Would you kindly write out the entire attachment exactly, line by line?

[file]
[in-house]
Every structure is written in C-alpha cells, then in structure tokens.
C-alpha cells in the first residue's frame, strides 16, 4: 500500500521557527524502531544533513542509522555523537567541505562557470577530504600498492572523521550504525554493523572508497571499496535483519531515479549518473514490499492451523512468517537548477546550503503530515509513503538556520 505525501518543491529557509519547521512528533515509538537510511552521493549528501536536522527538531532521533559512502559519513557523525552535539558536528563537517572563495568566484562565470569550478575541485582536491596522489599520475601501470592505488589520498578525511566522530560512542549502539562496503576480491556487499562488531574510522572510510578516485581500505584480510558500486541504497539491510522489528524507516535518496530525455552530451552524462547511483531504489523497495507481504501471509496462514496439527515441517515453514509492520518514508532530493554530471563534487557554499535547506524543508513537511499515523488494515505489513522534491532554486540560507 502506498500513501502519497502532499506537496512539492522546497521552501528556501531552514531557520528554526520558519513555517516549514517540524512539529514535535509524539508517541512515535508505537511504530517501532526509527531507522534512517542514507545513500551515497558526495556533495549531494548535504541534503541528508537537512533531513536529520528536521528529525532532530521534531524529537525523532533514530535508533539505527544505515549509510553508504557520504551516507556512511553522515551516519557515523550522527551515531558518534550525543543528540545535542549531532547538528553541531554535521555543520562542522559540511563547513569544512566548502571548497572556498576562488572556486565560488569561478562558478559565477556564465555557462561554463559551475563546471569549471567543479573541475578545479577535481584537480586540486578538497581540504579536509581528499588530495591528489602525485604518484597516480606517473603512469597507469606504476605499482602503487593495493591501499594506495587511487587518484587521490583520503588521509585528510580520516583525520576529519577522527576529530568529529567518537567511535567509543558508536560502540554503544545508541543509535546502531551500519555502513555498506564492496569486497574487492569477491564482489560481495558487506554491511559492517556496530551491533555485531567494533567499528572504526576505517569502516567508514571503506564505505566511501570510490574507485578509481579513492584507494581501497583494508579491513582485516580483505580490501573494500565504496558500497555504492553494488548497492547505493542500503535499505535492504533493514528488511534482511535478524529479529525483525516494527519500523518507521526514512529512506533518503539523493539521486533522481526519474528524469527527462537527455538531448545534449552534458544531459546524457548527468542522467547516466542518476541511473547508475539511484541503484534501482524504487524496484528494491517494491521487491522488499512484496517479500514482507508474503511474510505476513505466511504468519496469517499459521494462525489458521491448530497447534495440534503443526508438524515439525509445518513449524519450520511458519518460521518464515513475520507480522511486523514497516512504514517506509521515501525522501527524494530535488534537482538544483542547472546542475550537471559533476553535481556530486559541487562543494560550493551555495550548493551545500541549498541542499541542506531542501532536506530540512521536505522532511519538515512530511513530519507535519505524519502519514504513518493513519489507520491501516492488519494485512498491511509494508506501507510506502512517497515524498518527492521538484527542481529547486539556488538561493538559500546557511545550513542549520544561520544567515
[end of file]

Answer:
[in-house]
Every structure is written in C-alpha cells, then in structure tokens.
C-alpha cells in the first residue's frame, strides 16, 4: 500500500521557527524502531544533513542509522555523537567541505562557470577530504600498492572523521550504525554493523572508497571499496535483519531515479549518473514490499492451523512468517537548477546550503503530515509513503538556520 505525501518543491529557509519547521512528533515509538537510511552521493549528501536536522527538531532521533559512502559519513557523525552535539558536528563537517572563495568566484562565470569550478575541485582536491596522489599520475601501470592505488589520498578525511566522530560512542549502539562496503576480491556487499562488531574510522572510510578516485581500505584480510558500486541504497539491510522489528524507516535518496530525455552530451552524462547511483531504489523497495507481504501471509496462514496439527515441517515453514509492520518514508532530493554530471563534487557554499535547506524543508513537511499515523488494515505489513522534491532554486540560507 502506498500513501502519497502532499506537496512539492522546497521552501528556501531552514531557520528554526520558519513555517516549514517540524512539529514535535509524539508517541512515535508505537511504530517501532526509527531507522534512517542514507545513500551515497558526495556533495549531494548535504541534503541528508537537512533531513536529520528536521528529525532532530521534531524529537525523532533514530535508533539505527544505515549509510553508504557520504551516507556512511553522515551516519557515523550522527551515531558518534550525543543528540545535542549531532547538528553541531554535521555543520562542522559540511563547513569544512566548502571548497572556498576562488572556486565560488569561478562558478559565477556564465555557462561554463559551475563546471569549471567543479573541475578545479577535481584537480586540486578538497581540504579536509581528499588530495591528489602525485604518484597516480606517473603512469597507469606504476605499482602503487593495493591501499594506495587511487587518484587521490583520503588521509585528510580520516583525520576529519577522527576529530568529529567518537567511535567509543558508536560502540554503544545508541543509535546502531551500519555502513555498506564492496569486497574487492569477491564482489560481495558487506554491511559492517556496530551491533555485531567494533567499528572504526576505517569502516567508514571503506564505505566511501570510490574507485578509481579513492584507494581501497583494508579491513582485516580483505580490501573494500565504496558500497555504492553494488548497492547505493542500503535499505535492504533493514528488511534482511535478524529479529525483525516494527519500523518507521526514512529512506533518503539523493539521486533522481526519474528524469527527462537527455538531448545534449552534458544531459546524457548527468542522467547516466542518476541511473547508475539511484541503484534501482524504487524496484528494491517494491521487491522488499512484496517479500514482507508474503511474510505476513505466511504468519496469517499459521494462525489458521491448530497447534495440534503443526508438524515439525509445518513449524519450520511458519518460521518464515513475520507480522511486523514497516512504514517506509521515501525522501527524494530535488534537482538544483542547472546542475550537471559533476553535481556530486559541487562543494560550493551555495550548493551545500541549498541542499541542506531542501532536506530540512521536505522532511519538515512530511513530519507535519505524519502519514504513518493513519489507520491501516492488519494485512498491511509494508506501507510506502512517497515524498518527492521538484527542481529547486539556488538561493538559500546557511545550513542549520544561520544567515